This study investigated the effects of Ni addition on the corrosion resistance of steel in subtropical seashore environments. Carbon steel and 3, 5, and 7% Ni steels were exposed in such an environment for a year. Addition of Ni depressed the corrosion rate of steels and number of cracks in the rust layer. Quantitative and three-dimensional measurement of the cracks with a wide range of widths and volumes in the rust layer was carried out for the exposed steel specimens using the mercury intrusion method. The total crack volume in the rust layers on 5% Ni steel was 60% lower than that for the carbon steel. It is considered that rust layers with less crack volume suppressed Cl– migration through the rust layer. The Cl concentration near the metal interface was relatively lower in the 5% Ni steel by EPMA analysis. And the rust layer on 5% Ni steel also showed a higher permeation resistance than that formed on carbon steel. Considering the formation of rust layers with less volume crack on Ni-added steel based on Morcillo’s model, it is concluded that the Ni addition promoted the formation of a-FeOOH and suppressed the reduction of γ- and β-FeOOH, thus resulting in a more intact rust layer.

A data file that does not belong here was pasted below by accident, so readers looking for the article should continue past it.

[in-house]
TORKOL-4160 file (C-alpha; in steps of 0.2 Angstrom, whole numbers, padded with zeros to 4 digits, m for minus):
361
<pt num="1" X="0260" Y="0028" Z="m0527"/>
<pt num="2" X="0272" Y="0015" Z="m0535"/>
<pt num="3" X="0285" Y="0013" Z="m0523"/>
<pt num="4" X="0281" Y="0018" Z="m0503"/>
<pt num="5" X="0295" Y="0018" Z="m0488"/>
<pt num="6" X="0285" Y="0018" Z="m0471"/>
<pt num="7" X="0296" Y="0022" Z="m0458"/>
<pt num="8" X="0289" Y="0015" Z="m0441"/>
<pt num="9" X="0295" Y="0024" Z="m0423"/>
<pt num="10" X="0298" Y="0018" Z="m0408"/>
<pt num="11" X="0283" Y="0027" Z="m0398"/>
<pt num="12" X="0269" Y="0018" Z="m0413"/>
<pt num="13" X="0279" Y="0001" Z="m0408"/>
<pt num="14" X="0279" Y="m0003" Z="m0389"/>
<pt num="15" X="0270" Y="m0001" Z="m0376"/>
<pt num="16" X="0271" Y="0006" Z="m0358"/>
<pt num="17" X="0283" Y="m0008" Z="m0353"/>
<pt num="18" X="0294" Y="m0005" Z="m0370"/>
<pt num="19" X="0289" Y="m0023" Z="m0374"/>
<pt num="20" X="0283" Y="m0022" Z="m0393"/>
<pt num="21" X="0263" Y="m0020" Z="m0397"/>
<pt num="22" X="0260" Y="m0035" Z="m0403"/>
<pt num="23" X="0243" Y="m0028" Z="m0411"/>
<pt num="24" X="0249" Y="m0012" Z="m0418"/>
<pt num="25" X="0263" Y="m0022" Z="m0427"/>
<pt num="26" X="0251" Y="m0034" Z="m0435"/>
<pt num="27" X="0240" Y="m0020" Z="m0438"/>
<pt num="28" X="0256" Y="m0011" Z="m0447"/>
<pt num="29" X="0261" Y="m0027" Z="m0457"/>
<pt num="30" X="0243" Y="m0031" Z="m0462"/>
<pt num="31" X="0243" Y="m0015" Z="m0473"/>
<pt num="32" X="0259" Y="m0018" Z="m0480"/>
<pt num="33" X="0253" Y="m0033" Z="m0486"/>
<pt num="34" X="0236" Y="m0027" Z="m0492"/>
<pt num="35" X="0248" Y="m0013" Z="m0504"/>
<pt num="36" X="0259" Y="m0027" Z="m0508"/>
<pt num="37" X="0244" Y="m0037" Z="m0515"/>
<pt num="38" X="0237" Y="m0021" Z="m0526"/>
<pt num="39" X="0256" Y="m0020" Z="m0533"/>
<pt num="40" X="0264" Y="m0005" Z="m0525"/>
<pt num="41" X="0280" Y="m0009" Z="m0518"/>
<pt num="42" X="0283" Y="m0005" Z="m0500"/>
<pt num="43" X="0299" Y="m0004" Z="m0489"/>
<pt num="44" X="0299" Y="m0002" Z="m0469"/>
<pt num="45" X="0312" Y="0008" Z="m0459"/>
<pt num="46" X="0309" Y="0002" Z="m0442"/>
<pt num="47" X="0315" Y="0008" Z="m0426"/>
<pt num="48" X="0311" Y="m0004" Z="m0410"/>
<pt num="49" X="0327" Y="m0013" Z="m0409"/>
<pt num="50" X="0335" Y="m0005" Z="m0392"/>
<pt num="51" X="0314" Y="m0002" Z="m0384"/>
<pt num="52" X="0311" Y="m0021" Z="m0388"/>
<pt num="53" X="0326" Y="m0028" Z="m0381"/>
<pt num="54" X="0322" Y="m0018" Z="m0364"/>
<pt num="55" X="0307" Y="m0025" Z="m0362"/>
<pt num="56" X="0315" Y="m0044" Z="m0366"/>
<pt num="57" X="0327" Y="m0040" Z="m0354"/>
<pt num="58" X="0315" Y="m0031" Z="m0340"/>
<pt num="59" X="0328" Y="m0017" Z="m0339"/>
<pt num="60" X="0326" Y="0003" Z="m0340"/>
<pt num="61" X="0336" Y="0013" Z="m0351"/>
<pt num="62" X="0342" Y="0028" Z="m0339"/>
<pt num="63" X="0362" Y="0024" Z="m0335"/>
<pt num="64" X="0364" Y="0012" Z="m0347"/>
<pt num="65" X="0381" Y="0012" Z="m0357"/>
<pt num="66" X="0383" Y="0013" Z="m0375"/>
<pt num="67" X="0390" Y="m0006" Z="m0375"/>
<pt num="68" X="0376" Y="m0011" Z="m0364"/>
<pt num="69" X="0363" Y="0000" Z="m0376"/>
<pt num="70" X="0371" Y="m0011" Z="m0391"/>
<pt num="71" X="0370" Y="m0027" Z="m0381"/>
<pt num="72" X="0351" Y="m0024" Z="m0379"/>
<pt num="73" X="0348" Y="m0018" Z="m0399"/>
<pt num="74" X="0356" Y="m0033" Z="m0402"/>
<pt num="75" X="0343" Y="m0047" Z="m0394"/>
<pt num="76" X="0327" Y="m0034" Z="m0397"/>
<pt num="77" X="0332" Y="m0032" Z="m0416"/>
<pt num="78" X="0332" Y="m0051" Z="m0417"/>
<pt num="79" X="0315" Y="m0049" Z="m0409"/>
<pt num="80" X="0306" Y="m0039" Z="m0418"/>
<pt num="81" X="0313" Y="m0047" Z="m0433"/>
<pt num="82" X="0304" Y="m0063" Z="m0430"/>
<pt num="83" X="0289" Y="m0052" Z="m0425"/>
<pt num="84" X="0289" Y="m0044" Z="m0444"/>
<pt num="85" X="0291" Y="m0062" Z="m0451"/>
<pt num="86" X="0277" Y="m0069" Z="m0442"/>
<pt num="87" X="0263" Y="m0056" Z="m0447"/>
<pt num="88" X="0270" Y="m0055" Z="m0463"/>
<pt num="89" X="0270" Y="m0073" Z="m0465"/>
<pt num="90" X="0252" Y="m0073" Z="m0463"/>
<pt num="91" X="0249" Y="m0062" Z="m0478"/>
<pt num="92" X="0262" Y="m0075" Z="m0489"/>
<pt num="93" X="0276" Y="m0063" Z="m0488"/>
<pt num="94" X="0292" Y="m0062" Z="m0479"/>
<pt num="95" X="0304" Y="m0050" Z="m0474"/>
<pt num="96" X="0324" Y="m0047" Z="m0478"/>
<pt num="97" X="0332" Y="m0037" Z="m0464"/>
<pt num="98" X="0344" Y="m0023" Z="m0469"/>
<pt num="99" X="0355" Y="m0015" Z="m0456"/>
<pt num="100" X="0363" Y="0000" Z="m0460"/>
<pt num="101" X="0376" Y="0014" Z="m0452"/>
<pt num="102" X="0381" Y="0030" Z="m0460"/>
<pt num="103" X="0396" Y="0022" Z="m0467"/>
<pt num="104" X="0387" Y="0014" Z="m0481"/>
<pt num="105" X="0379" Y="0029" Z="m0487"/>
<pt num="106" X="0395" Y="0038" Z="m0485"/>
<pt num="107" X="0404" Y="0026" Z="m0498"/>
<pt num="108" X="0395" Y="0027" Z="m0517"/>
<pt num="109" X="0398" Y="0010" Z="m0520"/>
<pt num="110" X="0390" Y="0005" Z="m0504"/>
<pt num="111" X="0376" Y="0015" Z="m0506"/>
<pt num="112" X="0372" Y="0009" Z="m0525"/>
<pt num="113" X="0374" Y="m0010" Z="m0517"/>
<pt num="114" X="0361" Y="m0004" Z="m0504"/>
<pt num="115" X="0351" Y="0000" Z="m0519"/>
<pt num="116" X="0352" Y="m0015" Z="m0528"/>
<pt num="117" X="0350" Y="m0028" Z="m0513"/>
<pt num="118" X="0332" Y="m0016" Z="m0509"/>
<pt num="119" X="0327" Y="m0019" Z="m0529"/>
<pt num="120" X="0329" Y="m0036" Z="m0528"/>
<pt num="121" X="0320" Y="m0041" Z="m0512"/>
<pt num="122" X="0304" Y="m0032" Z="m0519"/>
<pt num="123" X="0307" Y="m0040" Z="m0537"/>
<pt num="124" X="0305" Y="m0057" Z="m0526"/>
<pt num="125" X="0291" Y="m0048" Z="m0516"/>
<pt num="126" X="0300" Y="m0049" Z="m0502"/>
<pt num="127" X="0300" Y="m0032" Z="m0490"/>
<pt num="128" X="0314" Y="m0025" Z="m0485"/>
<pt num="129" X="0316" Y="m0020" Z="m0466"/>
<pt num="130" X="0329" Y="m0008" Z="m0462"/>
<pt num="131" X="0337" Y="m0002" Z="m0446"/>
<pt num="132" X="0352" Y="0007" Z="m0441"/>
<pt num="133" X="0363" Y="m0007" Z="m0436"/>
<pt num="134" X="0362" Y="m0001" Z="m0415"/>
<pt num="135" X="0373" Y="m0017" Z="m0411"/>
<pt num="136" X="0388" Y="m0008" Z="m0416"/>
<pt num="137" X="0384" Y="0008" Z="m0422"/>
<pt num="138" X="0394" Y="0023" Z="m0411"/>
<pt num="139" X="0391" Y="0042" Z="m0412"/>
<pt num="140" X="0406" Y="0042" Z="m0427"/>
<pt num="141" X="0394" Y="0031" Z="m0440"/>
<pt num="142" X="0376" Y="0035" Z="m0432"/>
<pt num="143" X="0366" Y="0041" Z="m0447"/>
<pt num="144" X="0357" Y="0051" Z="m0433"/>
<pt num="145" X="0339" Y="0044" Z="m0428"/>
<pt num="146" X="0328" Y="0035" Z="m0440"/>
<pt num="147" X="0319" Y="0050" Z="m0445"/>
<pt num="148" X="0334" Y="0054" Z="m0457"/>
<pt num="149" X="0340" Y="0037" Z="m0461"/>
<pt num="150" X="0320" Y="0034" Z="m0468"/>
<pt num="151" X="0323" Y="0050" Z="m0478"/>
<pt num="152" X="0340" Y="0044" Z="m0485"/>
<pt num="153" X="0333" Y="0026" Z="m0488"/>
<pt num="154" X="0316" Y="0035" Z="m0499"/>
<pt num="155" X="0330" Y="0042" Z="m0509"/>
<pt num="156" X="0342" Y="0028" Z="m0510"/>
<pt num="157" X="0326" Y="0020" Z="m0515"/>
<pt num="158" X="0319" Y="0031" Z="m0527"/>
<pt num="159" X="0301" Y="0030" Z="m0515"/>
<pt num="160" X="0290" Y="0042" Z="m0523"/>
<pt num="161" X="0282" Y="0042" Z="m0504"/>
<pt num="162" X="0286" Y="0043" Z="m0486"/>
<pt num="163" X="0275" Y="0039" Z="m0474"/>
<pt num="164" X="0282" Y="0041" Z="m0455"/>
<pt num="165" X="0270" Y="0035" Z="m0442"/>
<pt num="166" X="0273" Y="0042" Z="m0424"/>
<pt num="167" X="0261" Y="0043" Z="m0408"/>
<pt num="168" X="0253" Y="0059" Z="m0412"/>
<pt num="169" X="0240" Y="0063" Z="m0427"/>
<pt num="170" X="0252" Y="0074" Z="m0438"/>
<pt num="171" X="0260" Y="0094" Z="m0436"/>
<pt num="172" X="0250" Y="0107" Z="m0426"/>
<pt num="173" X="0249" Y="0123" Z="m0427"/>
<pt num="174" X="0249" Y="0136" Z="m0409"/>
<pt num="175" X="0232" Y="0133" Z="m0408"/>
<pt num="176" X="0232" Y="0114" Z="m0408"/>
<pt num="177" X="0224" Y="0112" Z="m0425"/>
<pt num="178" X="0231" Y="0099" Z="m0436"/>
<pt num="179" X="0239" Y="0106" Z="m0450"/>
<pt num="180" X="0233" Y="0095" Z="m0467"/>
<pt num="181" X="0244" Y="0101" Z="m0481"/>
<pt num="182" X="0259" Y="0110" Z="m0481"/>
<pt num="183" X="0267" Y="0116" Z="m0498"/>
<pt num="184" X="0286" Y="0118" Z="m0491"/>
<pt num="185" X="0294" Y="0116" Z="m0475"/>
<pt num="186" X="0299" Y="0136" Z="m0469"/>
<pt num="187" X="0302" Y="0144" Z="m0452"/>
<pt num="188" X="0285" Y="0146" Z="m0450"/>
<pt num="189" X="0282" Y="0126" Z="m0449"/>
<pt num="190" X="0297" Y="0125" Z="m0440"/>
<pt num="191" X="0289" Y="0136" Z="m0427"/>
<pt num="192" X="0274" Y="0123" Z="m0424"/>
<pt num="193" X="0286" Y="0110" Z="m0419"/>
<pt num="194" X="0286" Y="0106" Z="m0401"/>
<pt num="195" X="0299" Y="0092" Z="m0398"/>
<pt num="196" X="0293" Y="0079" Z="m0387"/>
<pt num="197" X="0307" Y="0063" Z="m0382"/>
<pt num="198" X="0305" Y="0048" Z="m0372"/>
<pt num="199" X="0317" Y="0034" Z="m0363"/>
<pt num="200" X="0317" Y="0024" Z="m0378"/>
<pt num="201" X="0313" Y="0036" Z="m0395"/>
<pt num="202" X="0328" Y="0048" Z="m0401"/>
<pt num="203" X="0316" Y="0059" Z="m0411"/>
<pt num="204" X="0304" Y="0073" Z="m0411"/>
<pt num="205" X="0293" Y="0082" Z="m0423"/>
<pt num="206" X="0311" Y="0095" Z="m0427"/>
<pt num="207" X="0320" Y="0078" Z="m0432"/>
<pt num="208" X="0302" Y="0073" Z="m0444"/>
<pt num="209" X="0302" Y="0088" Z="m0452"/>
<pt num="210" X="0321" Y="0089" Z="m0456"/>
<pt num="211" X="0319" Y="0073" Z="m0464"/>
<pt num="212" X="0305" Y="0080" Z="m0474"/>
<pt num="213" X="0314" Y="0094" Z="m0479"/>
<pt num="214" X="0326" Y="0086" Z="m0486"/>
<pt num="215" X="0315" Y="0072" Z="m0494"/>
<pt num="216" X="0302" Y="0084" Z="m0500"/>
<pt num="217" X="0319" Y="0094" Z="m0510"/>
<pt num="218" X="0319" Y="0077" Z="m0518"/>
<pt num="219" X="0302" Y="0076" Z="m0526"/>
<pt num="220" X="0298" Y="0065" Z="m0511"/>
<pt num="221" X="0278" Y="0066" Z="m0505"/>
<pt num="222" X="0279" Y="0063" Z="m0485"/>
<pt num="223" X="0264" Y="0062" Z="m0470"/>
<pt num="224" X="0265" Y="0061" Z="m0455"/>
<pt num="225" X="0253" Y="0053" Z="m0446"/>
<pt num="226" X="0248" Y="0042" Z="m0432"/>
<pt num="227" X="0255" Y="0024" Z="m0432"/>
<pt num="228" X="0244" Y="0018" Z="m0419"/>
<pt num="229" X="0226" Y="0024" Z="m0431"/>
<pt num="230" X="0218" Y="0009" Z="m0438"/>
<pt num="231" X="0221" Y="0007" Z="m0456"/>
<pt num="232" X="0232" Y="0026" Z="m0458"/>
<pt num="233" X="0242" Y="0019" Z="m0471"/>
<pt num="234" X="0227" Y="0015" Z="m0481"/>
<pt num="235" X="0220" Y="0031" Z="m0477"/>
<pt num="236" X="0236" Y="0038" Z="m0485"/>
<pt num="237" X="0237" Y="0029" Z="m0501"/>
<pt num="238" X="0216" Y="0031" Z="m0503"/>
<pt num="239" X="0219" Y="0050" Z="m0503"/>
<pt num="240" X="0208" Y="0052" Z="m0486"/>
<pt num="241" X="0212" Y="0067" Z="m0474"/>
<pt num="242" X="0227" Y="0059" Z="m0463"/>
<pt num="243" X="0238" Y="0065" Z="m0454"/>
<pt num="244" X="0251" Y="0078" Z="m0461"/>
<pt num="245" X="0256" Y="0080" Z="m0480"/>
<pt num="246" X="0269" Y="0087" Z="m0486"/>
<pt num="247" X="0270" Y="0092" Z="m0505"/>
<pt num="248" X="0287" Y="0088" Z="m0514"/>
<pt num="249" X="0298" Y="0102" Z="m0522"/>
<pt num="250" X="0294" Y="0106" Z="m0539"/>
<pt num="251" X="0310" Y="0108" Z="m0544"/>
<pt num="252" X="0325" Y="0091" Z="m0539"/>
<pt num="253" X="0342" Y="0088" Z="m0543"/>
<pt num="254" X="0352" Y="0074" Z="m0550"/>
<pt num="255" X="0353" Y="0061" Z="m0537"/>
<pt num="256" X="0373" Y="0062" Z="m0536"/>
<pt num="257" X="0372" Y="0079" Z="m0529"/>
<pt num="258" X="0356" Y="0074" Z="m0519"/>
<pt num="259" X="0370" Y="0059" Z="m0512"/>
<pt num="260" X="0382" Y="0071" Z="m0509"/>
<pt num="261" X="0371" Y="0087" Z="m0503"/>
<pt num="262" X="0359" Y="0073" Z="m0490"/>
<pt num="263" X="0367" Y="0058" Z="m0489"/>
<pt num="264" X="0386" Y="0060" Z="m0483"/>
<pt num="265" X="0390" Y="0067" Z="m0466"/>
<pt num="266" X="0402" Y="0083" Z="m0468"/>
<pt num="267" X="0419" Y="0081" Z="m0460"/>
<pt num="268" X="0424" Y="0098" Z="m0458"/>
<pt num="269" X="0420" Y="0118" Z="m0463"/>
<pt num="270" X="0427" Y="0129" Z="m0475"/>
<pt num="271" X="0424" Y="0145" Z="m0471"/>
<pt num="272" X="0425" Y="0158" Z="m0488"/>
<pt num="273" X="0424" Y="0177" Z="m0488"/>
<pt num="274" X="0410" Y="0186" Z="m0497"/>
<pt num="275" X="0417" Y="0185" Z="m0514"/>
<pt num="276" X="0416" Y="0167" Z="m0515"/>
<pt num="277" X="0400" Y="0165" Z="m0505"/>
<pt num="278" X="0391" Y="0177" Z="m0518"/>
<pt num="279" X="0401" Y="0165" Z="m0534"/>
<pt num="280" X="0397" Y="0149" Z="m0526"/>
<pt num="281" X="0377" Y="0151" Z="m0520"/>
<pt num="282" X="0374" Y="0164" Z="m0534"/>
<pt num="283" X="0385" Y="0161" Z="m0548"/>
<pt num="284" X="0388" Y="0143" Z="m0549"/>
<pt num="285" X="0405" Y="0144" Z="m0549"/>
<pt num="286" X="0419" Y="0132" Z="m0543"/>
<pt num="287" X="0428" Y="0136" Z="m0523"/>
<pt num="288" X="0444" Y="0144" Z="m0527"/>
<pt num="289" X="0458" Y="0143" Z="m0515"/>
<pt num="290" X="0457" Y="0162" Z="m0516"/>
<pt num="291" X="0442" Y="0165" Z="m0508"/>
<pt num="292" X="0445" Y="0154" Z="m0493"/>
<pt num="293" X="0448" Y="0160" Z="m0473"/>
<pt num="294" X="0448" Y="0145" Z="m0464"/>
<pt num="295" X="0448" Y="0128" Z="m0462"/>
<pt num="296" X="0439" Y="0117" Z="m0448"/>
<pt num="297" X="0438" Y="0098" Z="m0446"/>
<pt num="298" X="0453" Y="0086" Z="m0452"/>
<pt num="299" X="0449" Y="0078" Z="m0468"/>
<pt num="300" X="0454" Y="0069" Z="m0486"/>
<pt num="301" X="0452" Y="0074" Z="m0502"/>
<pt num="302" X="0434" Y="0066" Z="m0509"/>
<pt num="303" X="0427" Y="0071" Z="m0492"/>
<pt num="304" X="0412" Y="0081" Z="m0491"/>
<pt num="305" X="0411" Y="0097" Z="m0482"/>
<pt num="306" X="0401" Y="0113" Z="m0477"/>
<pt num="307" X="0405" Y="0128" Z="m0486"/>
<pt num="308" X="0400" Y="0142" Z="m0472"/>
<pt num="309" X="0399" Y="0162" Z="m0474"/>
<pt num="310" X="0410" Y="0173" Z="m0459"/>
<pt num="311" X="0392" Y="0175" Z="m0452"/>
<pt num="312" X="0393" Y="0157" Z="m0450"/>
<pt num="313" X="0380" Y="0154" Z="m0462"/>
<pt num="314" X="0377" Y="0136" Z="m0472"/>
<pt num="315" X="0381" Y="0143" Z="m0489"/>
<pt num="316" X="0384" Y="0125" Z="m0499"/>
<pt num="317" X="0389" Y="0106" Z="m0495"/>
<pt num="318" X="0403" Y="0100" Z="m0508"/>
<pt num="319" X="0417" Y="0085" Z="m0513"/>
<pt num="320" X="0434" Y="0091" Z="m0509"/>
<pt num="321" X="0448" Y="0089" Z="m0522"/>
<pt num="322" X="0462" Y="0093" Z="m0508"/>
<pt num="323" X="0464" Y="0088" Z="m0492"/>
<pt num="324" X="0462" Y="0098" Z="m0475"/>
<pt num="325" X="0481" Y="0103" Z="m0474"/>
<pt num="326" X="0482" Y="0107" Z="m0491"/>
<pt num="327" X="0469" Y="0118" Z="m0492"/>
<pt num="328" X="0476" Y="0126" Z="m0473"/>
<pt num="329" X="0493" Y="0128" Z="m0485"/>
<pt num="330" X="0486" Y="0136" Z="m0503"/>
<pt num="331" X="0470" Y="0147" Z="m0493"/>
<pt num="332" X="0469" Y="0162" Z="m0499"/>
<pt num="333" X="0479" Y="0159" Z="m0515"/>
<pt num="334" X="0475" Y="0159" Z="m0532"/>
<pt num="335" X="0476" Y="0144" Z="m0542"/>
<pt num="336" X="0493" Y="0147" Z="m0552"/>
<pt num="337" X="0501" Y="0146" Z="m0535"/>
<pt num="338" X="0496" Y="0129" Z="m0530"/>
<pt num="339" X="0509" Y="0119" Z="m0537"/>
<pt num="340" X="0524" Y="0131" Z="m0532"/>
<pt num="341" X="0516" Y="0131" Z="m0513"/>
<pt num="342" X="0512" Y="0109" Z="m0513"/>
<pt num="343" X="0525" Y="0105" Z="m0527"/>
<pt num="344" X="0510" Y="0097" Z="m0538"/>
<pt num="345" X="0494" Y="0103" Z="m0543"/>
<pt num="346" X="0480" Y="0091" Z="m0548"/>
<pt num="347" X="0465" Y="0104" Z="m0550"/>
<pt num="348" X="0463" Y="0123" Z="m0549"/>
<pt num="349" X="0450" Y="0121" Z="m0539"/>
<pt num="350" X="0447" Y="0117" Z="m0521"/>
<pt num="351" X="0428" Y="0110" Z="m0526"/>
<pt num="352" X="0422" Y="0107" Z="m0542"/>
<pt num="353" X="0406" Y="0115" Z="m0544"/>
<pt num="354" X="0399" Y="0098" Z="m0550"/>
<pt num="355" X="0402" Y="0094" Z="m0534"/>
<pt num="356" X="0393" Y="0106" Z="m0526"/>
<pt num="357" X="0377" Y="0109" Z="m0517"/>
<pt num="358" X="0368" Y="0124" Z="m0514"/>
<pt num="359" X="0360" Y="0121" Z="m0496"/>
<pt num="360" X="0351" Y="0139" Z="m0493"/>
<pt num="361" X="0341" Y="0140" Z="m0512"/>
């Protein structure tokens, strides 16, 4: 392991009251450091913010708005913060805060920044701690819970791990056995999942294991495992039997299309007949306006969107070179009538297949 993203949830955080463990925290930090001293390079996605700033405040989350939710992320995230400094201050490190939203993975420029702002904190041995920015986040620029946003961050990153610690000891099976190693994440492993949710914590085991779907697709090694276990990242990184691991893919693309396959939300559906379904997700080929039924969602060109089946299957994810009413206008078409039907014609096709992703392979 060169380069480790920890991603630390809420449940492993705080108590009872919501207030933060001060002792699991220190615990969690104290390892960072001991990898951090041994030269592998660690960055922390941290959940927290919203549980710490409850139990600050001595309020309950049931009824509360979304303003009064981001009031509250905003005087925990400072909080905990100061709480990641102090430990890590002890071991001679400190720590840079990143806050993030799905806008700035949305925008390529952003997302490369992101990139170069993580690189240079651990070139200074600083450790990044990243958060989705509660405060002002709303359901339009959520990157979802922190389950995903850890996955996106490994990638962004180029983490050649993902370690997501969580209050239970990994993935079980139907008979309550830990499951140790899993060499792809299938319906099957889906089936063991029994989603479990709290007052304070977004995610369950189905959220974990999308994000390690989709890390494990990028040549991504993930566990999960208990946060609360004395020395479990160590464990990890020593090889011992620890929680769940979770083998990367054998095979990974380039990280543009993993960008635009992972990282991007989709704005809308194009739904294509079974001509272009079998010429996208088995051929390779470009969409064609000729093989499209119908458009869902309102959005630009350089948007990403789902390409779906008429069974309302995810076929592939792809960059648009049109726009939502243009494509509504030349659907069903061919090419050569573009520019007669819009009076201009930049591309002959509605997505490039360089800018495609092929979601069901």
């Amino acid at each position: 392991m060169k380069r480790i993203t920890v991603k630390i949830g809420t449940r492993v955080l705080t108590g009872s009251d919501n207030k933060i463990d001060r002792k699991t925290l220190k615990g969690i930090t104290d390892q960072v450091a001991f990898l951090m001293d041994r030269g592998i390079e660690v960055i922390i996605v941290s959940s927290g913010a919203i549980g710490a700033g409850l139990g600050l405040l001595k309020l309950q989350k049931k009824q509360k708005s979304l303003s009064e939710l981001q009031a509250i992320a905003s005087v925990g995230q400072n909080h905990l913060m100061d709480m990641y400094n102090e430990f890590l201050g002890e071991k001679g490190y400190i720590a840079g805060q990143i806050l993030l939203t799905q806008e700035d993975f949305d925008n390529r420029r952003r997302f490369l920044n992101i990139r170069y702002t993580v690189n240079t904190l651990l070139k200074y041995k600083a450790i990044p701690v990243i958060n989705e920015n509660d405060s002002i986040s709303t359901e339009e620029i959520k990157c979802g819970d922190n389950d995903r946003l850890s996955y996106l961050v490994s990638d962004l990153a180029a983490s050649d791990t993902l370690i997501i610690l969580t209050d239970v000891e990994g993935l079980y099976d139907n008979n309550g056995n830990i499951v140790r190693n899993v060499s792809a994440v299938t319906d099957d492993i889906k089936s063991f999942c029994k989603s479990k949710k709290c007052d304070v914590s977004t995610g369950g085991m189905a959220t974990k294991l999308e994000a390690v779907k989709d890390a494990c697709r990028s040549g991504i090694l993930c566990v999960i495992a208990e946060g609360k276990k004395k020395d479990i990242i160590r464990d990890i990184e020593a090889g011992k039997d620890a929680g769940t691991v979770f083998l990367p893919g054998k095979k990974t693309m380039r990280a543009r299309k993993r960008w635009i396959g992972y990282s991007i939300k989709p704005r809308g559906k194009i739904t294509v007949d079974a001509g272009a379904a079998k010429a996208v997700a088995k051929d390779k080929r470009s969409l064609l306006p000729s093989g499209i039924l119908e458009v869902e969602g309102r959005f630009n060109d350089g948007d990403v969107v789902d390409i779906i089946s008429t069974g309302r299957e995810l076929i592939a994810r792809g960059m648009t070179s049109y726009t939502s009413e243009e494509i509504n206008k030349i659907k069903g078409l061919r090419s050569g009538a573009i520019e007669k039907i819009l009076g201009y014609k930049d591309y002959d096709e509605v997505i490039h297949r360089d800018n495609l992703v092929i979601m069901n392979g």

The use of alkaline electroplating baths is the essential requirement to deposit Cu directly onto steels because of non-adherent Cu formation by replacement reaction between Cu2+ and Fe in acidic solution. For the development of such an electroplating bath, complexing agents to form soluble Cu complex in alkaline pH is necessary at first. Secondary, the soluble Cu complex must be reduced electrochemically. Cyanide-based baths meet these requirements, but the bath is toxic. In this study, the survey of complexing agents revealed that citric and tartaric acids form soluble copper complex solutions in alkaline pH, and electroplating is possible. The cathodic current density range to obtain smooth and adhesive electroplating with citrate complexed bath was extensive than that with a tartrate bath. It was found that 0.1 mol dm−3 CuSO4 - 0.5 mol dm−3 citric acid baths with pH of 9–11 are optimum to obtain adhesive and uniform Cu layer. Copper electroplating with an acidic CuSO4–H2SO4 bath was possible on 1 µm Cu layer with the alkaline citrate bath. Because the plating rate is high with the acidic bath, the multilayer Cu electroplating from the citrate bath and then an acidic sulfate bath gives a reasonable way for Cu coating onto steels. Elongation test of the steel sheet electroplated with the multilayer Cu showed that detachment of the Cu layer was limited in the vicinity of the broken part of the sheet. It is concluded that the toxic cyanide Cu plating bath can be replaced with a citrate bath.